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Hamptone HJFP2 Stereo Jfet Mic Pre

Hamptone HJFP2 JFET Preamp

4.75 4.75 out of 5, based on 2 Reviews

Probably one of the best preamps at the price point. Strikes a balance between mojo and clarity, but the lack of negative feedback in the circuit is a double edged sword.


8th March 2012

Hamptone HJFP2 JFET Preamp by prontold

  • Sound Quality 5 out of 5
  • Ease of use 4 out of 5
  • Features 4 out of 5
  • Bang for buck 5 out of 5
  • Overall: 4.5

The Hamptone HJFP2 is a wonderful sounding dual mic preamp/di that you can build yourself from a kit for $720, buy preassembled from Hamptone for $1030, or get lucky like me and find used on the Gearslutz classifieds for $650. This preamp is my first very high quality piece, and the sound does not disappoint on any level, though it would be ideal to have an output trim, a clipping indicator, and a bass rolloff.

Sound Quality

This is a discrete Jfet design with nice transformers on the input and output. The sound, when you have it dialed right, is appealing in ways that are hard to describe objectively. It's very clear, but also has an element of smoothness to it, perhaps from a strong second harmonic. My first test with this preamp was recording a layered vocal using an SM58, and there was something intangibly cohesive about the way those vocal tracks came together. It is also changeable, with the ability to keep the gain in the lower ranges for a clearer sound, or let things get gooey, or even fuzzed-out overdriven when the gain gets cranked. As a DI or instrument amp, the HJFP2 is big and clear, with the ability to dial in some harmonic distortion or crazy, sagging fuzz. When I did a brief comparison running a Korg Microkorg through the HJFP2 or the stock pres on my Roland Octa-Capture (which don't suck), the signal through the HJFP2 was noticeably more present and detailed. One more thing: The HJFP2 also provides about 72 db of gain with essentially no noticeable noise (to me anyway) at any point in the gain range.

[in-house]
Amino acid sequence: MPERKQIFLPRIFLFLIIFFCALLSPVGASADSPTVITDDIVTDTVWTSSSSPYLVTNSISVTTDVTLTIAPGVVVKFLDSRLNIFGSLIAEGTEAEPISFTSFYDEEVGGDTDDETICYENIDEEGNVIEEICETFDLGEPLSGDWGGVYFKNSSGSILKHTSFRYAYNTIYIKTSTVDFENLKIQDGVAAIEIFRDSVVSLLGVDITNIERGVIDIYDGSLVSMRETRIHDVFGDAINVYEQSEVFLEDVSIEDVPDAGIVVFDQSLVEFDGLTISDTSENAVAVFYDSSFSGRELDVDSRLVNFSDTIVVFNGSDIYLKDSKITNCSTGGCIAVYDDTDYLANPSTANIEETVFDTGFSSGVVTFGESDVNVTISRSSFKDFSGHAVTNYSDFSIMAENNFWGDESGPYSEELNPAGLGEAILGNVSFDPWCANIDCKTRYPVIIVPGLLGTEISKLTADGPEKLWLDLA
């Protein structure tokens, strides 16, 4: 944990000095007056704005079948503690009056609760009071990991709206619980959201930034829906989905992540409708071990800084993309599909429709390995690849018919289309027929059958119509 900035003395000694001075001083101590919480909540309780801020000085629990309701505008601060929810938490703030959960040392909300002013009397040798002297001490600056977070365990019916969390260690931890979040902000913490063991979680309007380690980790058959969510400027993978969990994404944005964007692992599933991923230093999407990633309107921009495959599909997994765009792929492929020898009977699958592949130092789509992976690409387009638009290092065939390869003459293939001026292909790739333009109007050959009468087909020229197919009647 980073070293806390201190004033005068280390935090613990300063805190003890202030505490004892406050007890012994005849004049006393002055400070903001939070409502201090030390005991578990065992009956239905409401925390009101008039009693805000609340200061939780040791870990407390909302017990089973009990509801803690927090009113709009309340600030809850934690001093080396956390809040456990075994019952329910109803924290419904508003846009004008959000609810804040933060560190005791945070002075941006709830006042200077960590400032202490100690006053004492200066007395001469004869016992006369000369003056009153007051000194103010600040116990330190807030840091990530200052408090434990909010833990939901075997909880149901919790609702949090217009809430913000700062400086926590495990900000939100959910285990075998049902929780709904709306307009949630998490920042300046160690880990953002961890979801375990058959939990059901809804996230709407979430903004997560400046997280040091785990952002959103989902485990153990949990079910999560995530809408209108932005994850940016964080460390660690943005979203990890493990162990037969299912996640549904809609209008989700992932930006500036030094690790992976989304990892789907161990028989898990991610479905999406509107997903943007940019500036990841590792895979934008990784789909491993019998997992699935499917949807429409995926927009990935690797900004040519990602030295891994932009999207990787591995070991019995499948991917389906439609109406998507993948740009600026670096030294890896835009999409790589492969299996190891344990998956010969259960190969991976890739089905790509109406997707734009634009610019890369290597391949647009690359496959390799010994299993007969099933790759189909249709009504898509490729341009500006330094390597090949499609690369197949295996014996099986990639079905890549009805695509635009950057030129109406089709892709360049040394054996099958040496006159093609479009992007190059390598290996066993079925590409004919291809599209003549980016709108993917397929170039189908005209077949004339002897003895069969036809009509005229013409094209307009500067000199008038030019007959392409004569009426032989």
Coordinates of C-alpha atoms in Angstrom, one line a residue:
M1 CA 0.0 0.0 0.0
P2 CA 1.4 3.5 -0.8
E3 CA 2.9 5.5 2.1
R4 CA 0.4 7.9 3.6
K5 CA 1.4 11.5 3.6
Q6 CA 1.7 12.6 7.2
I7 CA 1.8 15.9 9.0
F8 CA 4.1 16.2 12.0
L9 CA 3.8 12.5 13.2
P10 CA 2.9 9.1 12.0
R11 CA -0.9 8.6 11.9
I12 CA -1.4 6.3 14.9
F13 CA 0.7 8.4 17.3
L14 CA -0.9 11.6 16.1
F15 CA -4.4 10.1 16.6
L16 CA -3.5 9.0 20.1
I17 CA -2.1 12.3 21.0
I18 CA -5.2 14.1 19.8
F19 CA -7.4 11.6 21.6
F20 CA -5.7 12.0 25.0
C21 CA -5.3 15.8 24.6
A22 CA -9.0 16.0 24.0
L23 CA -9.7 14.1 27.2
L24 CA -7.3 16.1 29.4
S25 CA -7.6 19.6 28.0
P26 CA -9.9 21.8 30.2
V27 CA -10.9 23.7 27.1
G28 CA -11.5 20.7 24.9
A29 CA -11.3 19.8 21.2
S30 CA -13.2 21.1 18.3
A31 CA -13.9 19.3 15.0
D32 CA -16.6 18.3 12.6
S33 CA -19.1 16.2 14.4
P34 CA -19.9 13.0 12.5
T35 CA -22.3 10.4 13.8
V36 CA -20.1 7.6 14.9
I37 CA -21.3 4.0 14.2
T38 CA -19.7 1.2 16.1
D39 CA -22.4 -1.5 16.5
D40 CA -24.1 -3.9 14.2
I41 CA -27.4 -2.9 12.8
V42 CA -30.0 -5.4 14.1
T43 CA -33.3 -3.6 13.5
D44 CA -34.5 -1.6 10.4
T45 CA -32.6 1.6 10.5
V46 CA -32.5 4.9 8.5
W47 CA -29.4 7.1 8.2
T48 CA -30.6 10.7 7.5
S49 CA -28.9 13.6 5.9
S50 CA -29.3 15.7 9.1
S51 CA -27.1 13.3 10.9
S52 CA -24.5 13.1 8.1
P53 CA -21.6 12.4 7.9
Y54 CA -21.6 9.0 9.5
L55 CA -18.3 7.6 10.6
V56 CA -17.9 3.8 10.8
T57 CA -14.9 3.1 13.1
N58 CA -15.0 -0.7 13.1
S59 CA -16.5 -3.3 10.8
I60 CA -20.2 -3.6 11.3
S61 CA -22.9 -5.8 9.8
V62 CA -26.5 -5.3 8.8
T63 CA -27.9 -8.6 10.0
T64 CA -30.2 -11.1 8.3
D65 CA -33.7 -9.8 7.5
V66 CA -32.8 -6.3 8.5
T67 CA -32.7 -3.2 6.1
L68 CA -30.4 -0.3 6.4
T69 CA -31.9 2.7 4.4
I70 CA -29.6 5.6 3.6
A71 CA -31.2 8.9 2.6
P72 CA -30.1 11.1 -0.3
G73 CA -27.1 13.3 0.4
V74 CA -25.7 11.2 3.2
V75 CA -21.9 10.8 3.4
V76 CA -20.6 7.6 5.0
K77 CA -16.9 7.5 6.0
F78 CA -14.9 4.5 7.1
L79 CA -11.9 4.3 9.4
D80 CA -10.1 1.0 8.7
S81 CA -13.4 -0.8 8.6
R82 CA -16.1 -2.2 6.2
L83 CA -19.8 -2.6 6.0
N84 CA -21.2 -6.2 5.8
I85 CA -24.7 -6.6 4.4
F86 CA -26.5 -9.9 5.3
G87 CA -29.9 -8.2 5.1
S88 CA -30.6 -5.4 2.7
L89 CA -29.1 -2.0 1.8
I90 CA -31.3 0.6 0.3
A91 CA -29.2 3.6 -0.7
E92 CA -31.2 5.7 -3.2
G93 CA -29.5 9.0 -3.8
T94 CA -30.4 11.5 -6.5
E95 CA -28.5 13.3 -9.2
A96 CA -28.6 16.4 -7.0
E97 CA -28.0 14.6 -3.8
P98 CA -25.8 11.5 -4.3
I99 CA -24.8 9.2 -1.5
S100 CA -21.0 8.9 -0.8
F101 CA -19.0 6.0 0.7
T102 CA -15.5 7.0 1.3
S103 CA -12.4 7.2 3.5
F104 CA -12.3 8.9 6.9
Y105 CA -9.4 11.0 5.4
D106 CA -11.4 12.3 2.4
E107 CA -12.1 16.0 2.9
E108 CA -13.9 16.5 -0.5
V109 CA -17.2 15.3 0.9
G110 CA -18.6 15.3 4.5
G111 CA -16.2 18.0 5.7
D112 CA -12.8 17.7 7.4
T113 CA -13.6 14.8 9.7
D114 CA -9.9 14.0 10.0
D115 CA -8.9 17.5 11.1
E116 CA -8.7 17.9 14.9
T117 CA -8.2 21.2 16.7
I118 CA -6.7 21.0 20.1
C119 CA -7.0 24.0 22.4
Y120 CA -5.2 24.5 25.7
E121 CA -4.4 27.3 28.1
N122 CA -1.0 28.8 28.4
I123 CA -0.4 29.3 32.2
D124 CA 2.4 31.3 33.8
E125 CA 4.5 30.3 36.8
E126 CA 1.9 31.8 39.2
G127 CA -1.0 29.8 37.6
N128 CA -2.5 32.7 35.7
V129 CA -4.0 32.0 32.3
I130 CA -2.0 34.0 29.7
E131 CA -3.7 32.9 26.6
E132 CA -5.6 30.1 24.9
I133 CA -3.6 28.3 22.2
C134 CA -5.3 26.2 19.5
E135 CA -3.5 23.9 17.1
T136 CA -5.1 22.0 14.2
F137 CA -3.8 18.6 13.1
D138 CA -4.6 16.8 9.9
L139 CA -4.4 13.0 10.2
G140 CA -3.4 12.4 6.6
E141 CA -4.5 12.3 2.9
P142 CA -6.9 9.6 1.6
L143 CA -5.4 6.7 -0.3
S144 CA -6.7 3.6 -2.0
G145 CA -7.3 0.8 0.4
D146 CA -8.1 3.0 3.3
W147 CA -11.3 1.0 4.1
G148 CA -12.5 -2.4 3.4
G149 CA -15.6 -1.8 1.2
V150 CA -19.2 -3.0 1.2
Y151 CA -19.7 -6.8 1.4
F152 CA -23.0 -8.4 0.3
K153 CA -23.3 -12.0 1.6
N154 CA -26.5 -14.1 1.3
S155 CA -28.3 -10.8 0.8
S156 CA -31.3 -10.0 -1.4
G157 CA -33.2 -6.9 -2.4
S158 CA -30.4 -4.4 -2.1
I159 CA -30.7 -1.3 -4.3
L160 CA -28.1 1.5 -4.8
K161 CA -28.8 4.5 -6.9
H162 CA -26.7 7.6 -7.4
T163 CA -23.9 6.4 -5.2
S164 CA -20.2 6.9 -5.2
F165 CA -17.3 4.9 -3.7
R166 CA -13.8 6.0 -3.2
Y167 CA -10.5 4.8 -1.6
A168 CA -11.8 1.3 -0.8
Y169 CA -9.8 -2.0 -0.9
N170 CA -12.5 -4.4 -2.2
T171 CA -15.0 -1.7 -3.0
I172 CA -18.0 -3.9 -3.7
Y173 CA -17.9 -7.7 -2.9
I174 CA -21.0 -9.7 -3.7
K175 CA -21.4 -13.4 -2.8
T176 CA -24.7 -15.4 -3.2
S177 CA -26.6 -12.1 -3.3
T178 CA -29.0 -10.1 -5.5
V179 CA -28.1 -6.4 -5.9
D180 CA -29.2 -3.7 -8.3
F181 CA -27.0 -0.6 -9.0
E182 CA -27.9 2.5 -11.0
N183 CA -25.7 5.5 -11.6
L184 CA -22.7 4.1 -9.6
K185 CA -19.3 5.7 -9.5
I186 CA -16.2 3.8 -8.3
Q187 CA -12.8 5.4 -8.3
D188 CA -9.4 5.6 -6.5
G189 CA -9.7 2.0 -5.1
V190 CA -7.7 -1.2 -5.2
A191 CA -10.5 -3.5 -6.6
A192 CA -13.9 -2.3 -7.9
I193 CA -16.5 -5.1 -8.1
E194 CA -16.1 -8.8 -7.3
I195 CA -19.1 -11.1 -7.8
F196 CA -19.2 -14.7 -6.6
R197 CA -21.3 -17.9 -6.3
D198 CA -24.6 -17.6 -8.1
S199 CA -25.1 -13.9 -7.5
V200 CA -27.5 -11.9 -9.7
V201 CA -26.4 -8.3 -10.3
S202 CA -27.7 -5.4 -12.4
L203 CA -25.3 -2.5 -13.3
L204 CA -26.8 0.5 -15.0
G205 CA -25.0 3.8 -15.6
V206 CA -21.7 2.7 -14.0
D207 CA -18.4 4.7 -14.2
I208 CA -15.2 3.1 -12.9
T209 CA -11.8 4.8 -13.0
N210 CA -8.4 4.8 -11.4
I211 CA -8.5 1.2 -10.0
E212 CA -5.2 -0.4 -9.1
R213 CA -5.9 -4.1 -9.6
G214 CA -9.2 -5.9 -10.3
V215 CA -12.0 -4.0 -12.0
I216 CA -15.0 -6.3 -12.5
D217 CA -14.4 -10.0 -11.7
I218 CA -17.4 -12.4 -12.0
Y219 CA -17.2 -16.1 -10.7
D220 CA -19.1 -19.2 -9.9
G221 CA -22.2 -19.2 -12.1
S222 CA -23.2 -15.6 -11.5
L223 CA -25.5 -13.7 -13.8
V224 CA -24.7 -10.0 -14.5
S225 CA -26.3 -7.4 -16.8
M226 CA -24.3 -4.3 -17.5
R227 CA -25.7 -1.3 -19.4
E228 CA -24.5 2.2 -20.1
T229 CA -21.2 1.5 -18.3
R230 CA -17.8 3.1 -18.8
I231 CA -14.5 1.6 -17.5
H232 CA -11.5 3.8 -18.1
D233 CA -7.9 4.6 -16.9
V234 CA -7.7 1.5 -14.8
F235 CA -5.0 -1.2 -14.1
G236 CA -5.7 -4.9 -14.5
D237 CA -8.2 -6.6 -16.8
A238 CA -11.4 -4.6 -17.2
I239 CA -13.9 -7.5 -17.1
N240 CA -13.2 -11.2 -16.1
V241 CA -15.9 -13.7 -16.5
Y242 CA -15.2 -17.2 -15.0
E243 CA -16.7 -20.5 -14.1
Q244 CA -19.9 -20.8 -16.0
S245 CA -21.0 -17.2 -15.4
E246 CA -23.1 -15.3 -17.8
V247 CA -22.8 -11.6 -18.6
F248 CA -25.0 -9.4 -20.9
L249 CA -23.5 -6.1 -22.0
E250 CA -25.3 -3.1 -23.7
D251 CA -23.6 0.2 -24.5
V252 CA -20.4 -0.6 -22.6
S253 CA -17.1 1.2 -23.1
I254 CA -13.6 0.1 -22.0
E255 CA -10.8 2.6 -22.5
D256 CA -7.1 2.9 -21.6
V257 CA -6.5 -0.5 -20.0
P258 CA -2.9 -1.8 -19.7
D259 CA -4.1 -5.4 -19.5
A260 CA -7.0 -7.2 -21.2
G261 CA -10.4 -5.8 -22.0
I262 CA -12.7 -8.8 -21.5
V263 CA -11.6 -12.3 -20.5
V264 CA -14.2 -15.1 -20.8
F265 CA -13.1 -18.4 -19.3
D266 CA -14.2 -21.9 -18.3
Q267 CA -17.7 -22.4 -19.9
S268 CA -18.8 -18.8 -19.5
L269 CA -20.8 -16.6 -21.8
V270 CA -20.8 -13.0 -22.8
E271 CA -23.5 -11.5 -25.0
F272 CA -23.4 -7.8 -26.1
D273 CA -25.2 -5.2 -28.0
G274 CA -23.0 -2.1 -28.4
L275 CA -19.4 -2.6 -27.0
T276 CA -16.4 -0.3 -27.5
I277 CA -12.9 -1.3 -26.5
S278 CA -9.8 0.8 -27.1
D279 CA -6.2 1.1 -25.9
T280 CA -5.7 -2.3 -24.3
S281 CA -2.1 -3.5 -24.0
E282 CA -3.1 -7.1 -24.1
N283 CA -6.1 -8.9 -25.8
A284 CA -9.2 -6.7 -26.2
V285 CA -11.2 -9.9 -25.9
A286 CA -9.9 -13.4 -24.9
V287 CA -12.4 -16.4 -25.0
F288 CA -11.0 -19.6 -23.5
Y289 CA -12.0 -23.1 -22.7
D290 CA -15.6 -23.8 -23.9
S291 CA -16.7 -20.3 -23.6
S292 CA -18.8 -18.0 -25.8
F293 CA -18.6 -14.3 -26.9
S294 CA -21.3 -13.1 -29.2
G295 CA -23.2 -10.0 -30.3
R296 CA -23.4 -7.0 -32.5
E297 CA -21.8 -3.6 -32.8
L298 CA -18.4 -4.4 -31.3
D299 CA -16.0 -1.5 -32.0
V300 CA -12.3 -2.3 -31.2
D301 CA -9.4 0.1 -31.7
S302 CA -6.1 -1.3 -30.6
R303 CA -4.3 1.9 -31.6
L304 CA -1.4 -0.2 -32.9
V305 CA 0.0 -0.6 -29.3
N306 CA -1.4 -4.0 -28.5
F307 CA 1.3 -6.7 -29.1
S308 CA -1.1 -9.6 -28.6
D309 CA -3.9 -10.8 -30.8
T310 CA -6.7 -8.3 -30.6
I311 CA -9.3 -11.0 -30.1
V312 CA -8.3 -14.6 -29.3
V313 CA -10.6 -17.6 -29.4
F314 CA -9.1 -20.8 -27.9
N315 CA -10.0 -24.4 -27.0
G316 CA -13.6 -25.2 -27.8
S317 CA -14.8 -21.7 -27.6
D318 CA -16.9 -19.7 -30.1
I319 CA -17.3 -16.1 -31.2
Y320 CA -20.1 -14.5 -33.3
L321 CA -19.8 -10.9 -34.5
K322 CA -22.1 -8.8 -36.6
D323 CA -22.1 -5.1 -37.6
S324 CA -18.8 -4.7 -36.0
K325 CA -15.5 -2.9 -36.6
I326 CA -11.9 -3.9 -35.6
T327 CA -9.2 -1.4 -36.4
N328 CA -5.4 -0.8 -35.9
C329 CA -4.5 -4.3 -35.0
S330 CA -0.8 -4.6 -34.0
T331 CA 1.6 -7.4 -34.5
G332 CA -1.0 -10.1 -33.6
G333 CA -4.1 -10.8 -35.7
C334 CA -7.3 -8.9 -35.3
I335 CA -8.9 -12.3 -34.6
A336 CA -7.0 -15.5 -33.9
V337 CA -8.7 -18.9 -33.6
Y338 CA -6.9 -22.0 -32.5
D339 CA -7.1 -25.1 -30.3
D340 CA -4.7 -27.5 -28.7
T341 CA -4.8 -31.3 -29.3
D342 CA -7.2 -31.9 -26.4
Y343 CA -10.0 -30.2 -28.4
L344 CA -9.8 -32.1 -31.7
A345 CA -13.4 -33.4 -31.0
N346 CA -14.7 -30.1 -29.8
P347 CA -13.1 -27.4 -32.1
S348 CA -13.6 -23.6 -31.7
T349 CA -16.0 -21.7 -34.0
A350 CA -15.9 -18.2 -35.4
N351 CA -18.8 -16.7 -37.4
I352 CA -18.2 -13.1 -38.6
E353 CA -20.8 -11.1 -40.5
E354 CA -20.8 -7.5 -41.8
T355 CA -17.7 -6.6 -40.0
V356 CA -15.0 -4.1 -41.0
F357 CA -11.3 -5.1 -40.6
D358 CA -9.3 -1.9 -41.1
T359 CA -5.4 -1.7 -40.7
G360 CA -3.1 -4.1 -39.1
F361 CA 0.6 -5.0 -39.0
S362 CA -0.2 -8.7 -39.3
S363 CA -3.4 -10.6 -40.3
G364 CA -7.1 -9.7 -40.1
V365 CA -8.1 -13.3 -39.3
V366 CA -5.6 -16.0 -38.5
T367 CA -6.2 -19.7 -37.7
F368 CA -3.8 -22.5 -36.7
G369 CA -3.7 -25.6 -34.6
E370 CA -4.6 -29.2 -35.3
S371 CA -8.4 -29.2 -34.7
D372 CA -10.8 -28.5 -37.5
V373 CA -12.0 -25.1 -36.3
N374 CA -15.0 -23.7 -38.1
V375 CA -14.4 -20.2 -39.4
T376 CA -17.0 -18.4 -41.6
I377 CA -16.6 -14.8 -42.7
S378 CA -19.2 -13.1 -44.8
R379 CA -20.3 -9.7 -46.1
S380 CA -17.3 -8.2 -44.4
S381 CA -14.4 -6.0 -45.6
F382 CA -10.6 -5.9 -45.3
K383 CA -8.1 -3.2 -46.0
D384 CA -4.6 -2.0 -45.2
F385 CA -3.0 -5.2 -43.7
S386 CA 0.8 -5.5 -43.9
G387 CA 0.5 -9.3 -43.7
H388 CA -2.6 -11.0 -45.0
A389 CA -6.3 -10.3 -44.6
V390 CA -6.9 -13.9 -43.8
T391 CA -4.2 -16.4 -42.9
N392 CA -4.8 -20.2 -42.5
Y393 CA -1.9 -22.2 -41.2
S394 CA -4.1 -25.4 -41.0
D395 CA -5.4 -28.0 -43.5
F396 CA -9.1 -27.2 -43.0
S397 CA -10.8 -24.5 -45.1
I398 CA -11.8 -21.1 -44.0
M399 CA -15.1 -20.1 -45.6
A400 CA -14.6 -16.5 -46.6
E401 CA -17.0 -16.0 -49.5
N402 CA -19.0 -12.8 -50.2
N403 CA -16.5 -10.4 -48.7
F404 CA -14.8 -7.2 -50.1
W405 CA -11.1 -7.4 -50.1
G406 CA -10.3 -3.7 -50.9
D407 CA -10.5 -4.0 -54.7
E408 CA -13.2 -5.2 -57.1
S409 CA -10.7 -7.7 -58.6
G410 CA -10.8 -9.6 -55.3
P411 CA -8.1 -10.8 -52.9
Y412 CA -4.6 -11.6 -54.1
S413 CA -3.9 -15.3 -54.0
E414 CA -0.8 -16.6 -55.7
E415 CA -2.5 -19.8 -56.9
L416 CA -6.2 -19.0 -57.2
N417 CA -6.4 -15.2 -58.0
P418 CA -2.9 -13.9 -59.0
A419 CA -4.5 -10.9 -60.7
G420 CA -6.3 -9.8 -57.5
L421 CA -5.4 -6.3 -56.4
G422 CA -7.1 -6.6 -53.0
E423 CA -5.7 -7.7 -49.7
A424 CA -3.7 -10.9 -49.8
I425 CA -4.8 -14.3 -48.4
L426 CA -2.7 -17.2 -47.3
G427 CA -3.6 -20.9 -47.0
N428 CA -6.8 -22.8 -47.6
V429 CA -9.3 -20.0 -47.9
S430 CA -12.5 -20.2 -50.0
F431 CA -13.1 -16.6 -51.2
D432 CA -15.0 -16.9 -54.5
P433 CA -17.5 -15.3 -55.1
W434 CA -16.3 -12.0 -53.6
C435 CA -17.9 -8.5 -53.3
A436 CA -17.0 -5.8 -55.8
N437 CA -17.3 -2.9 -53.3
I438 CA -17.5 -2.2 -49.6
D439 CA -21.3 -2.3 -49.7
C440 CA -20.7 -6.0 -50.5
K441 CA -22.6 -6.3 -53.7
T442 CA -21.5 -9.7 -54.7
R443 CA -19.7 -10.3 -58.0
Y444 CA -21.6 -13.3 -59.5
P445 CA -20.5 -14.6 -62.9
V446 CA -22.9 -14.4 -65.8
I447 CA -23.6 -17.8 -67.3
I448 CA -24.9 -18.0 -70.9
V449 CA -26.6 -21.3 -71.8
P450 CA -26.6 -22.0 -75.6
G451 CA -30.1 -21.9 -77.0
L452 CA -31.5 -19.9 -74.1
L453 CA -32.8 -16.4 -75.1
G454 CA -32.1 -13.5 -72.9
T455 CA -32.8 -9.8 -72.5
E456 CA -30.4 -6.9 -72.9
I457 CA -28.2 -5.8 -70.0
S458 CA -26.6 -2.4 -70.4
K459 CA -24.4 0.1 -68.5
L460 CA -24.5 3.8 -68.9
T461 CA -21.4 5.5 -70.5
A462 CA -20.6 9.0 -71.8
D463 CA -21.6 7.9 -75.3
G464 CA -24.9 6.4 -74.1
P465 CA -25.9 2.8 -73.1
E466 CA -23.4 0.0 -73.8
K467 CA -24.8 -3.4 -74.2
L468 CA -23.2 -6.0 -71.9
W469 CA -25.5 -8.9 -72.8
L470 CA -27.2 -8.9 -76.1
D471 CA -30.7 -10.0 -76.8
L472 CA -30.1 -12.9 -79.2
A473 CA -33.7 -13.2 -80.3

Ease of Use

This is a preamp with one big knob per channel that you turn clockwise to increase the volume of a signal, or oversaturate it. There's not too much that you could get confused about. The one thing, and the reason I docked a couple of points here, is that it can be hard to set levels so that a dynamic performance does not at any point clip the amplifier in a way that doesn't work for the context. The limited headroom of the pre allows you to do some very cool things, but it can lead to more headaches in some situations. A clipping indicator might help quite a bit here, especially one that graded through different colors as the signal came closer to being a square wave.

Features

Like i said above, there is one big volume knob per channel. A trim would have been nice, but it's not necessary. I use a passive attenuator (m-patch nano) to keep hot signals from the Hamptone from clipping my converters when it's called for (pretty much when you want to drive the amplifier circuit).